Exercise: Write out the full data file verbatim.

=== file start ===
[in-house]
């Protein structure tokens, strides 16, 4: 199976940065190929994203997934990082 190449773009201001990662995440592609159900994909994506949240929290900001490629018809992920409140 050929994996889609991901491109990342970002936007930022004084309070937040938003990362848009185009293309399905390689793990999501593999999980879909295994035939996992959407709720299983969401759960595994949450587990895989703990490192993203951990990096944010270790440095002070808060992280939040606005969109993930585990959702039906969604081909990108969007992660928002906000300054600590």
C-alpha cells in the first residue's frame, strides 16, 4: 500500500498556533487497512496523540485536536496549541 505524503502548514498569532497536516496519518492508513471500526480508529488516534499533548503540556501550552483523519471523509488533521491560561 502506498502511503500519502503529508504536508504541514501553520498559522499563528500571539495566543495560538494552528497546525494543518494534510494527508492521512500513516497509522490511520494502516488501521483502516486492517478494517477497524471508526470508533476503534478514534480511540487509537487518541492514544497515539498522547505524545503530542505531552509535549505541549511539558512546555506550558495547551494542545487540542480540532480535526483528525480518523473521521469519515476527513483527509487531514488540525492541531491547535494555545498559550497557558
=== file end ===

[in-house]
């Protein structure tokens, strides 16, 4: 199976940065190929994203997934990082 190449773009201001990662995440592609159900994909994506949240929290900001490629018809992920409140 050929994996889609991901491109990342970002936007930022004084309070937040938003990362848009185009293309399905390689793990999501593999999980879909295994035939996992959407709720299983969401759960595994949450587990895989703990490192993203951990990096944010270790440095002070808060992280939040606005969109993930585990959702039906969604081909990108969007992660928002906000300054600590």
C-alpha cells in the first residue's frame, strides 16, 4: 500500500498556533487497512496523540485536536496549541 505524503502548514498569532497536516496519518492508513471500526480508529488516534499533548503540556501550552483523519471523509488533521491560561 502506498502511503500519502503529508504536508504541514501553520498559522499563528500571539495566543495560538494552528497546525494543518494534510494527508492521512500513516497509522490511520494502516488501521483502516486492517478494517477497524471508526470508533476503534478514534480511540487509537487518541492514544497515539498522547505524545503530542505531552509535549505541549511539558512546555506550558495547551494542545487540542480540532480535526483528525480518523473521521469519515476527513483527509487531514488540525492541531491547535494555545498559550497557558